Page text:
Effectively, you’re back in the 1990s, when scrunchies and acid washed jeans reigned supreme and every server was dedicated to a specific application, and running a data center meant babysitting physical boxes. The whole reason we started using “cloud” was to signify an expansion of virtualization. That is, not just virtualizing compute and memory (servers), but also network and storage, so we could define a complete data center infrastructure in software and provision those virtualized resources programmatically, on demand.

Interrogating Bare Metal

When you understand what cloud actually entails, the notion of getting all the benefits of virtualization without virtualizing seems tough to reconcile. There are good reasons the industry moved to abstract away physical infrastructure 30 years ago and has been doing it ever since.

Vendors pushing bare metal point to a multitude of benefits of using a physical server approach. But if you look closely, most of those benefits don’t hold up over time:

  • Performance: Some vendors argue eliminating hypervisors boosts performance. While older hypervisors did sometimes diminish performance, modern virtualization platforms don’t. VMware virtual machines (VMs) and Tanzu Kubernetes containers deliver performance on par with bare metal, even in demanding environments like radio access networks (RANs). Some vendors also claim bare metal boosts performance by giving applications direct access to a server’s processing power. But the overhead needed to run a hypervisor is negligible for high-performance applications. And you can still take advantage of hardware optimizations like single-root I/O virtualization (SR-IOV) and Data Plane Development Kit (DPDK) when applications need direct access to hardware.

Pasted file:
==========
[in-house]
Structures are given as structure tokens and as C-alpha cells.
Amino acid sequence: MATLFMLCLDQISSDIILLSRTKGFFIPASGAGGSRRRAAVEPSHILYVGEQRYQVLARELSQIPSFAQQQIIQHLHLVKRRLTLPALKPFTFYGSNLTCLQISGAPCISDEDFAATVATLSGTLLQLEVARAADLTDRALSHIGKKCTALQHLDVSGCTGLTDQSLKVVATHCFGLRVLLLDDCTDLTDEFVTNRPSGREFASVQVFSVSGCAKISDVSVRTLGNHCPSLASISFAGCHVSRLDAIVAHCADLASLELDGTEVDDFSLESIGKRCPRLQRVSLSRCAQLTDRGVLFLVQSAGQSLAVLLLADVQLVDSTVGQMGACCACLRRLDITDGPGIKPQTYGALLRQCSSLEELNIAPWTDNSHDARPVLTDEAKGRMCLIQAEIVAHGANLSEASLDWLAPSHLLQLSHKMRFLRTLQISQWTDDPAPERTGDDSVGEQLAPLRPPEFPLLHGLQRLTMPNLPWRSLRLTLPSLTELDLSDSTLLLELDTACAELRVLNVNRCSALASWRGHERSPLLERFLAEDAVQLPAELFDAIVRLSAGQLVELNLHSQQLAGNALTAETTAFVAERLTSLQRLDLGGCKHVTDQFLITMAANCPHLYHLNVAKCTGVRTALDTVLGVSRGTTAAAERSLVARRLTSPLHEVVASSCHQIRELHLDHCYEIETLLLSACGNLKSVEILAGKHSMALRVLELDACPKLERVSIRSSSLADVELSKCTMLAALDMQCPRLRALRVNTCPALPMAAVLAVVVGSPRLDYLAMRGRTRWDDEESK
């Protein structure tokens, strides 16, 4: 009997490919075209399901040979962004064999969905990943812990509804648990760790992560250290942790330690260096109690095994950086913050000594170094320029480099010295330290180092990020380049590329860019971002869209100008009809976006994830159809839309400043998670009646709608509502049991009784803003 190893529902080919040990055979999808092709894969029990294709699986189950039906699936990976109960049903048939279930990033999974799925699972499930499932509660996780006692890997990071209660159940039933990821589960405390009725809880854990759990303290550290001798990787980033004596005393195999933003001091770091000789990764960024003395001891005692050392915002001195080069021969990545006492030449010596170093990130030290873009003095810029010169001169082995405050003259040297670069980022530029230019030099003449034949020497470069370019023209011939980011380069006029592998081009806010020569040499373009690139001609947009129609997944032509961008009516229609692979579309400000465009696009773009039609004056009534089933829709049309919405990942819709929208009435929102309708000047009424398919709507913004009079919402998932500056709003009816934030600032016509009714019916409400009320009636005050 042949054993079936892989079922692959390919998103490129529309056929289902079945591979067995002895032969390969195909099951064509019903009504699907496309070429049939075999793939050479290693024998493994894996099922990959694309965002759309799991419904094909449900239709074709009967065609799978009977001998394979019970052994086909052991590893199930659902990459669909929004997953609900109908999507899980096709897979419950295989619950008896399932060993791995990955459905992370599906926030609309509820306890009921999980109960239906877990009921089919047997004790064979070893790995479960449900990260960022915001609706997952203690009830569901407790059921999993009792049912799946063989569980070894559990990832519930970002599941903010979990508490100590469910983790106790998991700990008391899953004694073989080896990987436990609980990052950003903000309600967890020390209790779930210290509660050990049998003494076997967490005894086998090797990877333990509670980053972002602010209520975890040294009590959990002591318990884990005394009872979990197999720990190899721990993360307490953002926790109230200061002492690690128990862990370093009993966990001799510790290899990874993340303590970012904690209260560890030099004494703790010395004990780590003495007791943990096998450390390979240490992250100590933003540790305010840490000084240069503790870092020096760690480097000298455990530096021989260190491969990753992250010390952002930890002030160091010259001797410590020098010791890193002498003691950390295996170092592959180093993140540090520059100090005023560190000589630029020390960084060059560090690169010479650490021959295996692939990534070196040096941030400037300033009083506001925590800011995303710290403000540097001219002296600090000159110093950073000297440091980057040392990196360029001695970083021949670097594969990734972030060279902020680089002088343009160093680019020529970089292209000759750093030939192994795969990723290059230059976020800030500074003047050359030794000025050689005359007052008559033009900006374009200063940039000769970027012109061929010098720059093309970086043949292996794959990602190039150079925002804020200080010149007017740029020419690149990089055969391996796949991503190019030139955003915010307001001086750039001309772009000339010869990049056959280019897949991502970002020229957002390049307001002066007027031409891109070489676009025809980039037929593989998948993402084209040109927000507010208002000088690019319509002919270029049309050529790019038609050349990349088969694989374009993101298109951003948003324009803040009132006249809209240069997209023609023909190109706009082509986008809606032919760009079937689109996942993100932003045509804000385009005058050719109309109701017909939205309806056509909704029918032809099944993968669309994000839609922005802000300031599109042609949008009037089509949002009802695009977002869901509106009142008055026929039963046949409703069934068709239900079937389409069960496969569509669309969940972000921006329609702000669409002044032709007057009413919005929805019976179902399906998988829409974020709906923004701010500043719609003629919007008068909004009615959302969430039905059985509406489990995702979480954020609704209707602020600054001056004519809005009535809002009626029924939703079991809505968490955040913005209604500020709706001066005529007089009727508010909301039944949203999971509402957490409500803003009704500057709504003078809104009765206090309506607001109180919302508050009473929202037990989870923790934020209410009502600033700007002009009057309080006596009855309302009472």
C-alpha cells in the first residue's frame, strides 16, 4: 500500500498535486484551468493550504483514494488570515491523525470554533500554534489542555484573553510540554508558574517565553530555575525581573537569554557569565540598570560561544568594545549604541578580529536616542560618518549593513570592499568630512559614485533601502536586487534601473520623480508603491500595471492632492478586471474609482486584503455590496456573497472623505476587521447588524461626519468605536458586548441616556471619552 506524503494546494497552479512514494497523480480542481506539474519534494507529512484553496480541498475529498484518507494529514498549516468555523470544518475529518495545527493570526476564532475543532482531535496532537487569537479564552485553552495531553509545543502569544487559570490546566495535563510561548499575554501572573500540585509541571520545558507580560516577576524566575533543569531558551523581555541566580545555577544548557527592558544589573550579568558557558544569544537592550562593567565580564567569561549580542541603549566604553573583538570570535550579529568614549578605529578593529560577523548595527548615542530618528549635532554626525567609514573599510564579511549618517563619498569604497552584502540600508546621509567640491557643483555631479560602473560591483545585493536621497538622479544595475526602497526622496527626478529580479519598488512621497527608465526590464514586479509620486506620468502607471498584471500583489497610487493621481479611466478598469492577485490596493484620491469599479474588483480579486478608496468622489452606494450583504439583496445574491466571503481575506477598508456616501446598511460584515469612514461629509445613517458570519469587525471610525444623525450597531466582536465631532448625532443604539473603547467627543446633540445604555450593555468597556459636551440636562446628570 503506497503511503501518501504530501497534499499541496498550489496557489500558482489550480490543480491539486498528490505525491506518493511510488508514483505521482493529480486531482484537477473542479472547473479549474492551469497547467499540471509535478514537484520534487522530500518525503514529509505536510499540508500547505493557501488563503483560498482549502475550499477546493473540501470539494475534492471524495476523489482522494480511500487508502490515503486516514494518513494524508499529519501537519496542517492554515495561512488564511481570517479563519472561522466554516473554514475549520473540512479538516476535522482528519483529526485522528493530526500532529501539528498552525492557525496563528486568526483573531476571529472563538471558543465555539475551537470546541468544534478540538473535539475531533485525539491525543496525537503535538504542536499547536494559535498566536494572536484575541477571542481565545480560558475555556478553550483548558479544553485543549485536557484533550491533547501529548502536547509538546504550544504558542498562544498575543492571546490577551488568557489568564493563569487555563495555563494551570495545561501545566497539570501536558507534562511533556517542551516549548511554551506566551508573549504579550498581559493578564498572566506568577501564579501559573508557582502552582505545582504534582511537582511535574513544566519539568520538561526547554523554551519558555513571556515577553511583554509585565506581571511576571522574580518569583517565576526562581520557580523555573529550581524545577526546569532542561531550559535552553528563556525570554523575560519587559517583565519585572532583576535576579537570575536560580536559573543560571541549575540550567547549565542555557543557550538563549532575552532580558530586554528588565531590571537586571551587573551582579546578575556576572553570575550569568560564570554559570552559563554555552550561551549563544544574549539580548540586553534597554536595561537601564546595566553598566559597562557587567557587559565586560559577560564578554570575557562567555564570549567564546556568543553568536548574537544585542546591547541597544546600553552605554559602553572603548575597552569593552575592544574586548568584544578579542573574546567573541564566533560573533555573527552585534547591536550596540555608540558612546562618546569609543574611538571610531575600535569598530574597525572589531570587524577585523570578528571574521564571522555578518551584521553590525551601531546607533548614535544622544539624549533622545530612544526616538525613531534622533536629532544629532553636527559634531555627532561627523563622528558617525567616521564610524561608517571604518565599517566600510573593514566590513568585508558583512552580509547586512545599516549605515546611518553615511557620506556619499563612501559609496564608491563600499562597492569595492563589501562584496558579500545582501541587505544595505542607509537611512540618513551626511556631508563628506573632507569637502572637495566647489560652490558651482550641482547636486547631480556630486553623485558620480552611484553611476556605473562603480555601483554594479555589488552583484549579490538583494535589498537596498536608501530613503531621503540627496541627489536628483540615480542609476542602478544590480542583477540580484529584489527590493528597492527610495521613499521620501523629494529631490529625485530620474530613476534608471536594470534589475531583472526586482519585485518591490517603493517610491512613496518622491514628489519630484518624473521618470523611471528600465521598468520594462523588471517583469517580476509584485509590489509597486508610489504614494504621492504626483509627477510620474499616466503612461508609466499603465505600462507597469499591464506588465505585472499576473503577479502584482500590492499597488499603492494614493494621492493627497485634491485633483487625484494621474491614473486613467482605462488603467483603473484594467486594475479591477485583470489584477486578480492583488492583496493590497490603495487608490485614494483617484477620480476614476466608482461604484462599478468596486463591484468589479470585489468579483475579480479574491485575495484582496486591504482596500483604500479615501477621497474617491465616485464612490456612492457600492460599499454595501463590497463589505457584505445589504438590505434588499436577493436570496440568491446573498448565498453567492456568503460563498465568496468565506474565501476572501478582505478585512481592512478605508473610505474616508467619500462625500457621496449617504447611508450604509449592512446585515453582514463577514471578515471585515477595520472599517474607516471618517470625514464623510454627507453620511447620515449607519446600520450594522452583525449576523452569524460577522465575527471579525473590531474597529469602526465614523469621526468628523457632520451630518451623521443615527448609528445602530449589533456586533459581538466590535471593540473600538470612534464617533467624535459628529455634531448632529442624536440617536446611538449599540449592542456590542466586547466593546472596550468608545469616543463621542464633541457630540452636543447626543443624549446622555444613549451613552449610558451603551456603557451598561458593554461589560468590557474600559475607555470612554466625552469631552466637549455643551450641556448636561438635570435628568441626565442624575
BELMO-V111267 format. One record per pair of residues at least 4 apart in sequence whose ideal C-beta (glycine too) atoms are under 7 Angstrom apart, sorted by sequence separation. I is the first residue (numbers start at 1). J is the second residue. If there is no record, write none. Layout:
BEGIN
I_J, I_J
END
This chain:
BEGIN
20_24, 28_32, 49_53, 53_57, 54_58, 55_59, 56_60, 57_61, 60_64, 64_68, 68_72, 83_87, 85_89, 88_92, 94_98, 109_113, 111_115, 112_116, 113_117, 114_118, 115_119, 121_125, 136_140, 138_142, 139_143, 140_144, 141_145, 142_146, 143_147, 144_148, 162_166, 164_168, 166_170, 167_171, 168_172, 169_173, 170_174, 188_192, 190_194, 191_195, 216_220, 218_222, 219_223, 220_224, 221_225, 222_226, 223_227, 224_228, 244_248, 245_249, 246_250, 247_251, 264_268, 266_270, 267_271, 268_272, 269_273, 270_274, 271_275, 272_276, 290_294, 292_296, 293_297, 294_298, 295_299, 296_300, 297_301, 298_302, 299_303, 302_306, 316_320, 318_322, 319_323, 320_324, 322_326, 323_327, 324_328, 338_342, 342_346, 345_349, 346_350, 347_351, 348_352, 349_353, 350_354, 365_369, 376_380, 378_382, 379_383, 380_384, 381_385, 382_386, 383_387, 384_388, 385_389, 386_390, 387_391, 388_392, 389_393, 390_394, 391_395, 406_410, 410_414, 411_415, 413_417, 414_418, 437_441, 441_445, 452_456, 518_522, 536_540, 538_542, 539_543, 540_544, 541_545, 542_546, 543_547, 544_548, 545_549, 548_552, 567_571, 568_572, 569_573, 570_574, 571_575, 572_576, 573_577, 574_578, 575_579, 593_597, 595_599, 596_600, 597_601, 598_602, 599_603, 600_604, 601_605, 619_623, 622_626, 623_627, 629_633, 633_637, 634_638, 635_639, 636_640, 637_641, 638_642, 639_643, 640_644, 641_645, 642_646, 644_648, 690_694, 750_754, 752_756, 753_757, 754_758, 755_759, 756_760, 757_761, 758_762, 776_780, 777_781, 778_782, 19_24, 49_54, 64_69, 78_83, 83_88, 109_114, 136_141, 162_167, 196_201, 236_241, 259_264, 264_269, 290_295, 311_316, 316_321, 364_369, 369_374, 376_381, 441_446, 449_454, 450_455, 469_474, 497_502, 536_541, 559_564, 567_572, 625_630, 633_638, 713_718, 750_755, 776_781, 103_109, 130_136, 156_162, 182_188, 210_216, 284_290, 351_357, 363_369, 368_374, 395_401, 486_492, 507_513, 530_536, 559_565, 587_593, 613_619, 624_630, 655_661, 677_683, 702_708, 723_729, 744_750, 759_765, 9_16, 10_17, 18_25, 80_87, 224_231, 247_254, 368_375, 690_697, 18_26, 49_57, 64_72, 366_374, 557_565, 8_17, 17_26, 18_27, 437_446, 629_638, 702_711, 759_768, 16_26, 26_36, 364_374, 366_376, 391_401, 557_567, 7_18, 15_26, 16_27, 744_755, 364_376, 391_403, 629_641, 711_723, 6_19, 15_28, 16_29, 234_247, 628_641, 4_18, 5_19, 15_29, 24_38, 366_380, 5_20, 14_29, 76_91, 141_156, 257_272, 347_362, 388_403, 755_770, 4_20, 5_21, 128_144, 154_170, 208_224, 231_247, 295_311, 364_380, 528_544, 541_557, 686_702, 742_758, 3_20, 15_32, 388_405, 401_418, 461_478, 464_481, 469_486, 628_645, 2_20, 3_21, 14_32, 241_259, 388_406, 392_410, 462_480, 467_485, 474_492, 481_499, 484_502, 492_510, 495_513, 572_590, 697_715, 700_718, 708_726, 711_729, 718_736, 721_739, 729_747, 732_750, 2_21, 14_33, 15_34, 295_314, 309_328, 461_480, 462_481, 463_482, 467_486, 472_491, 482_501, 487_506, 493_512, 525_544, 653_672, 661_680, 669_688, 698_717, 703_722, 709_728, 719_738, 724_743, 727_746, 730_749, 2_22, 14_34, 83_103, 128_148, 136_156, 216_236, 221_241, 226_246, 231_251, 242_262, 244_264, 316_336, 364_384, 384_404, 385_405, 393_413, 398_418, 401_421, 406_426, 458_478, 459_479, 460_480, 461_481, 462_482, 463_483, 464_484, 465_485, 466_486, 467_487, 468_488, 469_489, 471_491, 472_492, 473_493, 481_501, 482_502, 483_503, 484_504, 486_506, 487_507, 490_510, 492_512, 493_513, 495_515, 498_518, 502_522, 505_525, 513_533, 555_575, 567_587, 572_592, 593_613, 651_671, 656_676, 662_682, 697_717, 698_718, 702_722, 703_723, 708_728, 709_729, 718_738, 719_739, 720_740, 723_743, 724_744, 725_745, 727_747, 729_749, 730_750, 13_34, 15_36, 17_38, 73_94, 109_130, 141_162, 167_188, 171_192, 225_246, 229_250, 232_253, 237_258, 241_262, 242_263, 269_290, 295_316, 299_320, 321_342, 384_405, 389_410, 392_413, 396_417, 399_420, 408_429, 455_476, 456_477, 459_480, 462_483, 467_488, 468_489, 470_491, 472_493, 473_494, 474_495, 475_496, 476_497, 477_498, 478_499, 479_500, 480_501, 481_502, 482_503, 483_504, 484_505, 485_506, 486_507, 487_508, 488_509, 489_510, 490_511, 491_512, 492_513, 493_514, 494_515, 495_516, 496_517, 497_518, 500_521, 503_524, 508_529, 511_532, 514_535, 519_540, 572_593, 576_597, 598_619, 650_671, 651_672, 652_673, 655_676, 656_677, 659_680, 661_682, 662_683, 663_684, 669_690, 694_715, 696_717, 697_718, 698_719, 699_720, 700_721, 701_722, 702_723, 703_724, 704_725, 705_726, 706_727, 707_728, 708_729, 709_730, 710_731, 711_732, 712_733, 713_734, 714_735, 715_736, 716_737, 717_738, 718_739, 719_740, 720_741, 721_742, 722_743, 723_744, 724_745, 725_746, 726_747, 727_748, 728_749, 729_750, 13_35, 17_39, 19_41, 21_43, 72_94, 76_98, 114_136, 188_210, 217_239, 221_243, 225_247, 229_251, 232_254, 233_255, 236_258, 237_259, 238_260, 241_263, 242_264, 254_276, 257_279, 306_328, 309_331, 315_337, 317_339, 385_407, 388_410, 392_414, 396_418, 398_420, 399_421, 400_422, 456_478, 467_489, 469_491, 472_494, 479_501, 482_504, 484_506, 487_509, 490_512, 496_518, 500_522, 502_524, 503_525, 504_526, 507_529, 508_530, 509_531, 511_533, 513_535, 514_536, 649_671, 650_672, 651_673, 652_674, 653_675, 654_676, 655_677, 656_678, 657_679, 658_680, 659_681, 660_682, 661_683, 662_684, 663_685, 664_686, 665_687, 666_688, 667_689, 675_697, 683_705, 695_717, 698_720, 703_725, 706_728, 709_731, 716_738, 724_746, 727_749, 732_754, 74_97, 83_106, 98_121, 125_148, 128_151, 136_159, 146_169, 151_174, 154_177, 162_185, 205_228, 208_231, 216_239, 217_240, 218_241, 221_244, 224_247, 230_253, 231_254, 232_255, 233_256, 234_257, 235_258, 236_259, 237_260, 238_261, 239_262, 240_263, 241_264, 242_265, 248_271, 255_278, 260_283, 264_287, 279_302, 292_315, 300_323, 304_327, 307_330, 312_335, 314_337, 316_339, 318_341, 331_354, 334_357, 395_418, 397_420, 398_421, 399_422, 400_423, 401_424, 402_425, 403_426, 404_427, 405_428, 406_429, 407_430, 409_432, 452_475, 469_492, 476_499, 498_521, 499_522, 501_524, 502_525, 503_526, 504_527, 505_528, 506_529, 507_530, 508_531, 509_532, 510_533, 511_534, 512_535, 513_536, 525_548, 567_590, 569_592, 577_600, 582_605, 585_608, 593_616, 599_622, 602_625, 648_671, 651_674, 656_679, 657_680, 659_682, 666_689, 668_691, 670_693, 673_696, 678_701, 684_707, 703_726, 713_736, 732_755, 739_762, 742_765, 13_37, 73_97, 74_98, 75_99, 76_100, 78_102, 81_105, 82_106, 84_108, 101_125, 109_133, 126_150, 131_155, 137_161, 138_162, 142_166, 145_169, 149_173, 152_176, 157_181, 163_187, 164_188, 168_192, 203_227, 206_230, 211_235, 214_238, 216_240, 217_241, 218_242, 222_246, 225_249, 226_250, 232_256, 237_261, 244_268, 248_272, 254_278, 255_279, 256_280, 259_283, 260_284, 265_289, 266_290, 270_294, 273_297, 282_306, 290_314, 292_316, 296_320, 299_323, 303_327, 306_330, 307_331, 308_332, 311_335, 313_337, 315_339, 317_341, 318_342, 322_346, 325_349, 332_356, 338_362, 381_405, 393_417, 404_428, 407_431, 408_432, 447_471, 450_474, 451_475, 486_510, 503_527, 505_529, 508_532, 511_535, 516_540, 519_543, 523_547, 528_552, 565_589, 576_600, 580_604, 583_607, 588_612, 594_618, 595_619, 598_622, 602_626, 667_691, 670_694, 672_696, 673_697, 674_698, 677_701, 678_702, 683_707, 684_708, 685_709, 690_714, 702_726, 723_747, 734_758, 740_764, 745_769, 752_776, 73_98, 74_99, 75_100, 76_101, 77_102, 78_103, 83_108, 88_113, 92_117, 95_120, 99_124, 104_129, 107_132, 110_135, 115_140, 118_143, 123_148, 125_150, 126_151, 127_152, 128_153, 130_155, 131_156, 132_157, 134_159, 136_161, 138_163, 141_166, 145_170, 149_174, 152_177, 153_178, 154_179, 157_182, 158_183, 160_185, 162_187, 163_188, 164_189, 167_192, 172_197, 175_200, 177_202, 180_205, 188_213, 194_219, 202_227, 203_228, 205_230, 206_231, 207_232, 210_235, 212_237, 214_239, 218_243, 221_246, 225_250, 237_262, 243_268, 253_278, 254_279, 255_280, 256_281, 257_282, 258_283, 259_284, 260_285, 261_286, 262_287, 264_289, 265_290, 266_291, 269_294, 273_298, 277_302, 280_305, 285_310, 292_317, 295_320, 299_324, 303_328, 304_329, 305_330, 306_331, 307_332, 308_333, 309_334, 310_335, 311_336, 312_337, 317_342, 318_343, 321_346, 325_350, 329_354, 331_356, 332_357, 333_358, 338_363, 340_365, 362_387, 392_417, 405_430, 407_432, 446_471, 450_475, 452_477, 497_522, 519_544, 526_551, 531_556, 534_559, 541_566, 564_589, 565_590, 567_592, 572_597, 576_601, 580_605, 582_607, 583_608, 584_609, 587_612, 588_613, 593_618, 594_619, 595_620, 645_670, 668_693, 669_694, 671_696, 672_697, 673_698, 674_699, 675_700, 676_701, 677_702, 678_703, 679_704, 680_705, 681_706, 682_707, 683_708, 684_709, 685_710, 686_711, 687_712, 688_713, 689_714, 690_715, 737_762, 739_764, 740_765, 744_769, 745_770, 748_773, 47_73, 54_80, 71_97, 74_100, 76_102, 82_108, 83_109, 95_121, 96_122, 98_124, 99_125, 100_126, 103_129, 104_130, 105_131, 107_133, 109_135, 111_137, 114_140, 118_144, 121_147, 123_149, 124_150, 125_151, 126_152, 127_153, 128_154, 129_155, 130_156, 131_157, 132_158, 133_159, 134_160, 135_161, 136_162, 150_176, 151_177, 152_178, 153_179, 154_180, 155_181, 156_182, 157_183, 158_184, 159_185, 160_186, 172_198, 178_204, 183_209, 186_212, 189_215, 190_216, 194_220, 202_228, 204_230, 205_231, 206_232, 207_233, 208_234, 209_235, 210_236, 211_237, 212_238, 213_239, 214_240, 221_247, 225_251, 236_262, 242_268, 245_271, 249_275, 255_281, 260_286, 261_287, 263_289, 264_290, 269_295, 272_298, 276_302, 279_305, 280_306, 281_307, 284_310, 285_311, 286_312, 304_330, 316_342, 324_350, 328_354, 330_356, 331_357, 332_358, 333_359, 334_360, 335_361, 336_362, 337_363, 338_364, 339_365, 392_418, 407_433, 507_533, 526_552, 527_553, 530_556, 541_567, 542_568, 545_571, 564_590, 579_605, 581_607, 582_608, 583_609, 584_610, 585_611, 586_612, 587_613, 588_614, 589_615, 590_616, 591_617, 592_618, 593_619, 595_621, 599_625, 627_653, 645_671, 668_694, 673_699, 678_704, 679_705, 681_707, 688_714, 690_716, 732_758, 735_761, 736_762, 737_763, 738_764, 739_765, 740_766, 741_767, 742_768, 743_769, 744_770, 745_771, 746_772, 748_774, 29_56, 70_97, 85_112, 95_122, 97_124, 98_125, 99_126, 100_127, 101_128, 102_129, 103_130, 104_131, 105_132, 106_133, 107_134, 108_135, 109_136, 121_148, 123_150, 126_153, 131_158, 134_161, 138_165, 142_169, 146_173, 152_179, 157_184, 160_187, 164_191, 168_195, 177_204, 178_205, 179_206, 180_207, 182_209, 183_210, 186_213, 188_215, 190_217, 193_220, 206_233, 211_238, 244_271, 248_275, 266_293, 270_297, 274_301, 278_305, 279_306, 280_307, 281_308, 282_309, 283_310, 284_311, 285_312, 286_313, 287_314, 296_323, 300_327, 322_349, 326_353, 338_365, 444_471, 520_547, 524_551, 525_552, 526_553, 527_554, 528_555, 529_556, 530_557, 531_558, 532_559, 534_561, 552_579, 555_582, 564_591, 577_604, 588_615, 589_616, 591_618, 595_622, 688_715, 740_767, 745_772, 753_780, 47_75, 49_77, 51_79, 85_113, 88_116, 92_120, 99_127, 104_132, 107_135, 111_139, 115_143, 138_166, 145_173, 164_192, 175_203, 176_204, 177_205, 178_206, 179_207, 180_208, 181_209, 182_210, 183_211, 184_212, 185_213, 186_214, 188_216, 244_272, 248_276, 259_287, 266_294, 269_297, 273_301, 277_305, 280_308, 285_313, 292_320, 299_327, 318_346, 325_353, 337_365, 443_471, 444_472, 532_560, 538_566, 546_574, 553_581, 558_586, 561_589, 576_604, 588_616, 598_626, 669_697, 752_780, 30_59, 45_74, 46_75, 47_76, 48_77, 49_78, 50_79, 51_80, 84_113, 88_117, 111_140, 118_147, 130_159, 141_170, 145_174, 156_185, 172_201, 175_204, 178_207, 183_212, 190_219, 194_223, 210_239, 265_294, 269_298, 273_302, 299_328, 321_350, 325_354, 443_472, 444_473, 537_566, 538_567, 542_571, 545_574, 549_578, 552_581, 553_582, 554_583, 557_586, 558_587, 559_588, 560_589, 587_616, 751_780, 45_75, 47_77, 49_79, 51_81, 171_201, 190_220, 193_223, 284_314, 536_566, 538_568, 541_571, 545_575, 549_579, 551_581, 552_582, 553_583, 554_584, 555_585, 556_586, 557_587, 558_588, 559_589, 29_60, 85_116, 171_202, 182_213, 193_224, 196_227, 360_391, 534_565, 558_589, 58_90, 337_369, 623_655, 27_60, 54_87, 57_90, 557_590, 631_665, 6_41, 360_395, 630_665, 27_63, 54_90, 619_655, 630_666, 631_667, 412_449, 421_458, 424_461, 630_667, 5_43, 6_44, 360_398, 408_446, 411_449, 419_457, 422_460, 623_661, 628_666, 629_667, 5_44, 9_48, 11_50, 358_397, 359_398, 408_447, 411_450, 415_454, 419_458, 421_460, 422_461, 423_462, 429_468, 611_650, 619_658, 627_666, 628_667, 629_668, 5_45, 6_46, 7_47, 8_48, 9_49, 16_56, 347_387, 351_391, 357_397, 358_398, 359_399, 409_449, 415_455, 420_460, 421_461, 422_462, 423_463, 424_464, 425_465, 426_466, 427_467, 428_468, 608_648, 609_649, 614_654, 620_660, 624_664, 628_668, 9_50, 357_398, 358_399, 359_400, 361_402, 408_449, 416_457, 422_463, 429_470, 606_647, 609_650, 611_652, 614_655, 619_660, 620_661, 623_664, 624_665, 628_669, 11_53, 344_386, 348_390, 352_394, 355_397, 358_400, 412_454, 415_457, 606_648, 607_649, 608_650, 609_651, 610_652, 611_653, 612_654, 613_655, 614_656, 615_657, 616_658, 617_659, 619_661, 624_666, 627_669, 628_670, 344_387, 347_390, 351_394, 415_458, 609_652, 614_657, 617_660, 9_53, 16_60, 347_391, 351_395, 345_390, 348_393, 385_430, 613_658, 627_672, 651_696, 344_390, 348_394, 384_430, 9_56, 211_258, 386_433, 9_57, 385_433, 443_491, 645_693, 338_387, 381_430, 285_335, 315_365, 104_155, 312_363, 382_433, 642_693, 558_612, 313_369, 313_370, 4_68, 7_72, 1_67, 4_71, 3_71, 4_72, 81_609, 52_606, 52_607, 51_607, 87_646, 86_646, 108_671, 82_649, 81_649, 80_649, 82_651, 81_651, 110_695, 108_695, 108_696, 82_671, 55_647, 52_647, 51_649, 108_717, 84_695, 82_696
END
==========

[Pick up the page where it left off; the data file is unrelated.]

• Costs: When vendors say bare-metal deployments cost less, they mean your initial capital outlay can be lower since you’re not buying virtualization software. Take note that they never mention OpEx. You still have the same lifecycle management effort for applications and OSs, so no change there. But now, you also take on the costs of powering, cooling, connecting, and maintaining much more physical hardware. Running Kubernetes on bare metal does nothing to alleviate server sprawl. The solution to that problem is the same as it’s always been: virtualization. If you’re measuring total cost of ownership over the life of your investment, running bare metal inevitably adds operating costs and complexity, while limiting your flexibility to evolve your environment over time.